Go Higher: The emphasis is on enjoyment

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Indy Lifestyle Online
ALL OVER the country, those wanting to go to university or college next year are beginning to put pen to paper as they tussle with the UCAS application form. I say put pen to paper, but there is an alternative.

As of this year, potential students can apply through the new electronic applications system. The EAS, as it is known, allows applicants to have a much more flexible format in which to set out their applications and, because the computer programme has an in-built error check, it stops applicants making some of the more common mistakes we encounter every year.

When the conventional application form arrives in UCAS it is checked manually, to ensure that all sections of the form have been completed, that there are no obvious errors and that it is legible. Once the forms have been checked the data is then input through keyboards so that we have a record of all applicants and their choices of courses.

The EAS carries out all the necessary checks in a few seconds and then records the appropriate data in a few further seconds. This means that applications are forwarded to universities and colleges much quicker than they have been in the past and that therefore applicants get decisions on their applications much earlier than they would otherwise do.

Whatever method of application is used it is essential, however, that the potential student has researched the application carefully.

Here I would like to emphasise one word. Enjoyment. You need to enjoy the subject that you are going to study at university or college. It is important to select a course that you really fancy and not to apply for something which you feel pressurised into by family or teachers because they think you ought to be doing that.

You will, of course, have a potential career in mind but, apart from highly specialised and technical subjects, such as medicine, or veterinary medicine, there is no essential course which acts as a prerequisite for a career. For example, if you want to be a lawyer you do not have to study law. It is perfectly possible to study a subject which you think you would enjoy and then to top up with a professional qualification before going into law. Equally, there are many computing companies who like to take on Classics graduates. They believe that the sort of logical thought processes which are needed by students of Greek or Latin grammar are similar to those which are needed in the minds of computer programmers.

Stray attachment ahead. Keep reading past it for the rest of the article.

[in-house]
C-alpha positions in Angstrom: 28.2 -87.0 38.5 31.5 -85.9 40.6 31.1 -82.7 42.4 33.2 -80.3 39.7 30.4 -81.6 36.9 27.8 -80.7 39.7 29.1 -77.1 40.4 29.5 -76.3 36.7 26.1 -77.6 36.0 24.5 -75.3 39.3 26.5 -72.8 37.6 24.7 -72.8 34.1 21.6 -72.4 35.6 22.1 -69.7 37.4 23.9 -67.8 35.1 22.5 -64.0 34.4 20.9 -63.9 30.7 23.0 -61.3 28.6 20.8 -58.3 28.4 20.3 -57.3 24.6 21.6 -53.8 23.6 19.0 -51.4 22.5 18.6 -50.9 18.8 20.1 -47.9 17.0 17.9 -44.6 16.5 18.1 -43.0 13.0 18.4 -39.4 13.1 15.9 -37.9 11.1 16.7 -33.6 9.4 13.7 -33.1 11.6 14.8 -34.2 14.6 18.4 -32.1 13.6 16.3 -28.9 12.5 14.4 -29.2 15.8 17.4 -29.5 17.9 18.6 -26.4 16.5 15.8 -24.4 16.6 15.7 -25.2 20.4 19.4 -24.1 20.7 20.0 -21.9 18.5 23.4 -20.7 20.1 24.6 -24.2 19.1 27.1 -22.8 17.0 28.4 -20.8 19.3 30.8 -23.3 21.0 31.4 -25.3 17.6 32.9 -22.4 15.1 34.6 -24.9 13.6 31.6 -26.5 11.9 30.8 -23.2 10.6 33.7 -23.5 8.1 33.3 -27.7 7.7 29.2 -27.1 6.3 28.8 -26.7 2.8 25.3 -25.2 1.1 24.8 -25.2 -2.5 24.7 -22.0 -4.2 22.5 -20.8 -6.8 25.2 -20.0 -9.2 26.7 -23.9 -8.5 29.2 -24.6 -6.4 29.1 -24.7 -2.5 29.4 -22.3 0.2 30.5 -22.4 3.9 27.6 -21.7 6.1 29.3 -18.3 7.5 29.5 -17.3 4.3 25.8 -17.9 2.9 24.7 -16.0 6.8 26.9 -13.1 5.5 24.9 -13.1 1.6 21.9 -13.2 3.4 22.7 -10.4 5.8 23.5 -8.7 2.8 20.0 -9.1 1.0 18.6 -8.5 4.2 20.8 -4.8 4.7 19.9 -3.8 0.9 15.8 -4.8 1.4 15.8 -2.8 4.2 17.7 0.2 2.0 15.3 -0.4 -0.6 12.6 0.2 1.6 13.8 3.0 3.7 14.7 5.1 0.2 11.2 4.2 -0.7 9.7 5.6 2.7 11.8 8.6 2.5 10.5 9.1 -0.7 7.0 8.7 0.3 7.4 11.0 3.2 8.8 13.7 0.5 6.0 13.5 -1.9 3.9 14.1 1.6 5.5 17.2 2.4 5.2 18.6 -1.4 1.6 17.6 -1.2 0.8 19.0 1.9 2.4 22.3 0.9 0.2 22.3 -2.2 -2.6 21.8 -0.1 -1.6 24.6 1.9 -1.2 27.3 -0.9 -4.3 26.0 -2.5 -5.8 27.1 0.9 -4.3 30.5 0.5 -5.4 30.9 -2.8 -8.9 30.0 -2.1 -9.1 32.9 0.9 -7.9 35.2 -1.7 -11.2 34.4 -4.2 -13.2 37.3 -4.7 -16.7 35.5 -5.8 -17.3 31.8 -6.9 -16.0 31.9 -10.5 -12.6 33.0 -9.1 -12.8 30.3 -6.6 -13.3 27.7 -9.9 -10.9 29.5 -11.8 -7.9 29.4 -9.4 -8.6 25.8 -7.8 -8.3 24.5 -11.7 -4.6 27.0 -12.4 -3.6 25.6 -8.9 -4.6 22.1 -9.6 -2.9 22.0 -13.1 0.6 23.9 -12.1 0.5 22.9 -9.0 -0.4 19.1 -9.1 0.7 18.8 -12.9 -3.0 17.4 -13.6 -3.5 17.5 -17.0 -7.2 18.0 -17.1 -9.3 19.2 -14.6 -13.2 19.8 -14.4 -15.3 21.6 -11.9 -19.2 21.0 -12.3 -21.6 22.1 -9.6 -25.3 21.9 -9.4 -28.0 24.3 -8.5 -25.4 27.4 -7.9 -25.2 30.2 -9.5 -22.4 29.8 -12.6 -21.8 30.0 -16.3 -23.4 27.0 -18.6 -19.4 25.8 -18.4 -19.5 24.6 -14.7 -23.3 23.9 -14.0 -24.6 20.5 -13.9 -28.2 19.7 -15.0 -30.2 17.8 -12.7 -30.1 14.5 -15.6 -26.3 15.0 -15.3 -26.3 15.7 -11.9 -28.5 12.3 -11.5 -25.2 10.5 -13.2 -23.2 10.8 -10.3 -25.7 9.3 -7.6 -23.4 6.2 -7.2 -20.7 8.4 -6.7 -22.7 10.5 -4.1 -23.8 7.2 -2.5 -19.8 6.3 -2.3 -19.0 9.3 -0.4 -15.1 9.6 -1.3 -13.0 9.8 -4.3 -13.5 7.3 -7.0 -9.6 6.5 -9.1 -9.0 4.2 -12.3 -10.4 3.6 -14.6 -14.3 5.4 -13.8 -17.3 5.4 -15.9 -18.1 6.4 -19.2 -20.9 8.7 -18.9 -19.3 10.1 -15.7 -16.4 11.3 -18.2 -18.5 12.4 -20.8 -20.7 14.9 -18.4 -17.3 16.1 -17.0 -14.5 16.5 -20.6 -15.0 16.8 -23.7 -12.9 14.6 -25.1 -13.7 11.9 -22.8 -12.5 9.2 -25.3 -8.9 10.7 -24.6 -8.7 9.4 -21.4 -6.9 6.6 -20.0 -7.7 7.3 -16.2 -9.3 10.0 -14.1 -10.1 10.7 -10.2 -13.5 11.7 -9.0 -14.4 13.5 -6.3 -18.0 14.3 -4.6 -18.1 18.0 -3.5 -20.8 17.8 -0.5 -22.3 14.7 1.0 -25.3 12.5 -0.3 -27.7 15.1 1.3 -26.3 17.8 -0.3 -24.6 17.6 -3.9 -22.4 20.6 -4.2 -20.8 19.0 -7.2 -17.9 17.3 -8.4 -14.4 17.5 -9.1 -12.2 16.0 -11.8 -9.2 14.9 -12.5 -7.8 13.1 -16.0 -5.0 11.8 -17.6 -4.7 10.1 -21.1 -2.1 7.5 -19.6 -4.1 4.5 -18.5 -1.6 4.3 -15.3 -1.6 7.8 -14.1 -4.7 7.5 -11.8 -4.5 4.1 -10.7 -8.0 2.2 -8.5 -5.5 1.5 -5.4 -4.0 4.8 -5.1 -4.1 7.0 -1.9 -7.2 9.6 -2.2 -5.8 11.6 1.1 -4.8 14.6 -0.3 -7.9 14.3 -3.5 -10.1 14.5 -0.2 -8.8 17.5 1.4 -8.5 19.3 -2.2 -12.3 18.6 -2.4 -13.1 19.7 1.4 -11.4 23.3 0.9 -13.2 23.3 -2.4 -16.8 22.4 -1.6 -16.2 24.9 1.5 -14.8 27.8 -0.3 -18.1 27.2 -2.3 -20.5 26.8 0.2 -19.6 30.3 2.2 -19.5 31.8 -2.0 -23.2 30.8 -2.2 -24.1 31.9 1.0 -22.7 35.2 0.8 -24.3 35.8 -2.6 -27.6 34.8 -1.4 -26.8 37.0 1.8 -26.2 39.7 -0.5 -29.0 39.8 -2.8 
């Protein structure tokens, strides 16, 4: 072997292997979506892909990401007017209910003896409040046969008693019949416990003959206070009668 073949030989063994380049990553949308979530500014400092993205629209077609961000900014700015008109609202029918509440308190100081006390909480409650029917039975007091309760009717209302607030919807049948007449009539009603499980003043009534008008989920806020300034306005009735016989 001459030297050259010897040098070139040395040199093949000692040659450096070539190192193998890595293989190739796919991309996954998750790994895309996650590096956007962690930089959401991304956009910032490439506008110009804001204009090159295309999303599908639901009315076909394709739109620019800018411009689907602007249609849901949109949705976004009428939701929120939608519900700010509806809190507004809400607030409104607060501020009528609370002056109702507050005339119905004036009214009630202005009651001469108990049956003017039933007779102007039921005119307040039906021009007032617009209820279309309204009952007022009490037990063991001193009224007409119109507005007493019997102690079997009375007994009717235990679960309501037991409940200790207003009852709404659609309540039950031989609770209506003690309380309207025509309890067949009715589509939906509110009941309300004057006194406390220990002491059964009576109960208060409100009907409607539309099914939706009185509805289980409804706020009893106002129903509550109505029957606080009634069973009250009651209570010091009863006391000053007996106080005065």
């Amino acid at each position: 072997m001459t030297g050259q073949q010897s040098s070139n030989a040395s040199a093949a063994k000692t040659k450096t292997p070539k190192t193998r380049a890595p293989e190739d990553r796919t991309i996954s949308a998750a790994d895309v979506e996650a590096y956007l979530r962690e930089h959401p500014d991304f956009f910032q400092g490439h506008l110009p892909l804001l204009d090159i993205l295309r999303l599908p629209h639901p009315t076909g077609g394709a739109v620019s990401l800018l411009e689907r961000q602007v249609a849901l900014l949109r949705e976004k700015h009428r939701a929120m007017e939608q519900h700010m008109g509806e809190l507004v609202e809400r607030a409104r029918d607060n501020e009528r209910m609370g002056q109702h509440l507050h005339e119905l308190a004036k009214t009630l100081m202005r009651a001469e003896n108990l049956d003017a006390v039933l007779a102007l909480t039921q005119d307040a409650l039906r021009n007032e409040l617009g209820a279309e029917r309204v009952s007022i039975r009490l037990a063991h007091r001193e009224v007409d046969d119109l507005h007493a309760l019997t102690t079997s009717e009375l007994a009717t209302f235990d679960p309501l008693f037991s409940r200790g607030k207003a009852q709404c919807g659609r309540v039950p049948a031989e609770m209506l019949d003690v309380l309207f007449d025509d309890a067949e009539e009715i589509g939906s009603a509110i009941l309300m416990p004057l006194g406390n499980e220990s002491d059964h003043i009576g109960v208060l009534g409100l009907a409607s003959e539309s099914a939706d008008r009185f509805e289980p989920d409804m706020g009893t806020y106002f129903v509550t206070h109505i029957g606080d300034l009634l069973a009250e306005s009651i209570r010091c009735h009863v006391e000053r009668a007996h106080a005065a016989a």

You also need to enjoy where you are going to study. This is almost like buying a house. You would not buy a house where you did not want to live. So it is with your potential university or college. if you fancy the beat and noise of inner city life then you would be foolish to go to a college or university which was situated in a small town or on a greenfield site. Similarly, if you are looking for a reasonably quiet environment in which to study, it would be a mistake to go to a major civic university in one of our bigger cities.

Before you apply, therefore, you should visit potential university campuses, towns and cities to ensure that this is where you feel like spending the next few years of your life.

Also talk to your friends who are in higher education. It's OK to talk to teachers at school or careers offices, or even people like me, but we were students perhaps 10, 20 or 30 years ago and things have changed since then.

Only friends of your own age can answer the sort of questions that you need to ask. How many hours of formal teaching are there? Is it continuous assessment or are all the examinations taken at the end of each year? What are the chances of getting a job during term time and will a job affect the way I approach my workload?

Are there decent counselling services eg, chaplaincies, 24 hour students' helplines, health service and so on? Of course, partying, night life, bars, discos, sports facilities are an essential ingredient of choice but remember you are at university or college to get your degree or diploma and there is important research to do before you make the application.

You might be invited for interview. This might take the form of the typical person-to-person confrontation across the desk. OK, they are trying to find out whether you are suitable to be a student in their department but this is your chance to interview them as well. Did they try to get you to answer what you thought were trick questions? Did they invite you halfway across the country for a mere ten minutes? You may be going to spend the next three or four years of your life with these people. Are they sorts of people with whom you would enjoy working?

Above all, remember that it is your life, your future, your decision. Take all the advice which you can find but do not be pushed around others. Do what you want to do and enjoy it. In that way you will have a great time at university or college, meet new people, explore new ideas, widen your horizons so that, at the end of your time there, you can move into a decent well paid job and a potential exciting career.

Apart from reading university prospectuses, it is essential that potential applicants read the UCAS Handbook which is now available both on CD Rom and on the UCAS Website www.ucas.ac.uk, and University and College Entrance which appears in multi media CD Rom format as Studylink UK which can be purchased from Sheed and Ward, 14 Coopers Row, London EC3N 2BH.